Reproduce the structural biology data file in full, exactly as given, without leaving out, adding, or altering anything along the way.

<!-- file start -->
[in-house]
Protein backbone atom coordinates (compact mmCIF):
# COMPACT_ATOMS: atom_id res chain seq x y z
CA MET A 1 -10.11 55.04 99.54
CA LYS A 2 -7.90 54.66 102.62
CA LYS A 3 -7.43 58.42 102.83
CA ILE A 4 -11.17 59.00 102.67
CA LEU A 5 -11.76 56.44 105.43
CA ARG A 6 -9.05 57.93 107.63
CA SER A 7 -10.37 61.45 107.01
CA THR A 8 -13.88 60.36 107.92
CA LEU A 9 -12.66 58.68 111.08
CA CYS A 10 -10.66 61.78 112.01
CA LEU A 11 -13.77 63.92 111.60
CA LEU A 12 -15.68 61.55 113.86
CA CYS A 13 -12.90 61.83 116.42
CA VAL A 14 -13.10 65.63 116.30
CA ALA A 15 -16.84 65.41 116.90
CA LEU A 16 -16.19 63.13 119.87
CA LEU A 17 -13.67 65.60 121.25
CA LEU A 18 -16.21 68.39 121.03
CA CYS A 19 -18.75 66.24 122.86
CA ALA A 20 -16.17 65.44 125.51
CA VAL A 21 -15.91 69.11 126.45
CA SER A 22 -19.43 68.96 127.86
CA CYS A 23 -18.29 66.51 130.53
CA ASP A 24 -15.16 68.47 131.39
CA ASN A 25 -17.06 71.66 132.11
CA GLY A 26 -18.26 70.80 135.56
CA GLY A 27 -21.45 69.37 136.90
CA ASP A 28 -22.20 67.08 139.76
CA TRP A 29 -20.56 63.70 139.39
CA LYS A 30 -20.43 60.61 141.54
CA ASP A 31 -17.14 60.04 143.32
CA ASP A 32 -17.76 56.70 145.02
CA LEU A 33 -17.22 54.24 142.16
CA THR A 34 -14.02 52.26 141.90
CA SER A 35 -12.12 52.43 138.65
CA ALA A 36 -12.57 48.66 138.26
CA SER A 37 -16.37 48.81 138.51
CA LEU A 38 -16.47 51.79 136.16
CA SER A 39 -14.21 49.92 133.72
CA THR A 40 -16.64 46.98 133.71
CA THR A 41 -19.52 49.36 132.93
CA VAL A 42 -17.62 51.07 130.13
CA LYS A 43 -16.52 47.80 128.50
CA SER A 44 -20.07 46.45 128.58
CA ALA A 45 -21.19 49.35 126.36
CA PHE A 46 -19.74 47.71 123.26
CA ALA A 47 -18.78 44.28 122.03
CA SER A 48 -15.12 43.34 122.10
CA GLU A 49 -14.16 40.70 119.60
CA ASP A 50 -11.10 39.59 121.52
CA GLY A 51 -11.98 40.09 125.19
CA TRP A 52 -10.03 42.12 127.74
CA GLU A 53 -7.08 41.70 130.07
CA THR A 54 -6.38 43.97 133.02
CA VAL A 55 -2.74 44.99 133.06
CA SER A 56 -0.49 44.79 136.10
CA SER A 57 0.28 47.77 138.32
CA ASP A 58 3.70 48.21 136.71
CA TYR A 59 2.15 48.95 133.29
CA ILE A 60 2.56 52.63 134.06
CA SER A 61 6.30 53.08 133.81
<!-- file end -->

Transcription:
[in-house]
Protein backbone atom coordinates (compact mmCIF):
# COMPACT_ATOMS: atom_id res chain seq x y z
CA MET A 1 -10.11 55.04 99.54
CA LYS A 2 -7.90 54.66 102.62
CA LYS A 3 -7.43 58.42 102.83
CA ILE A 4 -11.17 59.00 102.67
CA LEU A 5 -11.76 56.44 105.43
CA ARG A 6 -9.05 57.93 107.63
CA SER A 7 -10.37 61.45 107.01
CA THR A 8 -13.88 60.36 107.92
CA LEU A 9 -12.66 58.68 111.08
CA CYS A 10 -10.66 61.78 112.01
CA LEU A 11 -13.77 63.92 111.60
CA LEU A 12 -15.68 61.55 113.86
CA CYS A 13 -12.90 61.83 116.42
CA VAL A 14 -13.10 65.63 116.30
CA ALA A 15 -16.84 65.41 116.90
CA LEU A 16 -16.19 63.13 119.87
CA LEU A 17 -13.67 65.60 121.25
CA LEU A 18 -16.21 68.39 121.03
CA CYS A 19 -18.75 66.24 122.86
CA ALA A 20 -16.17 65.44 125.51
CA VAL A 21 -15.91 69.11 126.45
CA SER A 22 -19.43 68.96 127.86
CA CYS A 23 -18.29 66.51 130.53
CA ASP A 24 -15.16 68.47 131.39
CA ASN A 25 -17.06 71.66 132.11
CA GLY A 26 -18.26 70.80 135.56
CA GLY A 27 -21.45 69.37 136.90
CA ASP A 28 -22.20 67.08 139.76
CA TRP A 29 -20.56 63.70 139.39
CA LYS A 30 -20.43 60.61 141.54
CA ASP A 31 -17.14 60.04 143.32
CA ASP A 32 -17.76 56.70 145.02
CA LEU A 33 -17.22 54.24 142.16
CA THR A 34 -14.02 52.26 141.90
CA SER A 35 -12.12 52.43 138.65
CA ALA A 36 -12.57 48.66 138.26
CA SER A 37 -16.37 48.81 138.51
CA LEU A 38 -16.47 51.79 136.16
CA SER A 39 -14.21 49.92 133.72
CA THR A 40 -16.64 46.98 133.71
CA THR A 41 -19.52 49.36 132.93
CA VAL A 42 -17.62 51.07 130.13
CA LYS A 43 -16.52 47.80 128.50
CA SER A 44 -20.07 46.45 128.58
CA ALA A 45 -21.19 49.35 126.36
CA PHE A 46 -19.74 47.71 123.26
CA ALA A 47 -18.78 44.28 122.03
CA SER A 48 -15.12 43.34 122.10
CA GLU A 49 -14.16 40.70 119.60
CA ASP A 50 -11.10 39.59 121.52
CA GLY A 51 -11.98 40.09 125.19
CA TRP A 52 -10.03 42.12 127.74
CA GLU A 53 -7.08 41.70 130.07
CA THR A 54 -6.38 43.97 133.02
CA VAL A 55 -2.74 44.99 133.06
CA SER A 56 -0.49 44.79 136.10
CA SER A 57 0.28 47.77 138.32
CA ASP A 58 3.70 48.21 136.71
CA TYR A 59 2.15 48.95 133.29
CA ILE A 60 2.56 52.63 134.06
CA SER A 61 6.30 53.08 133.81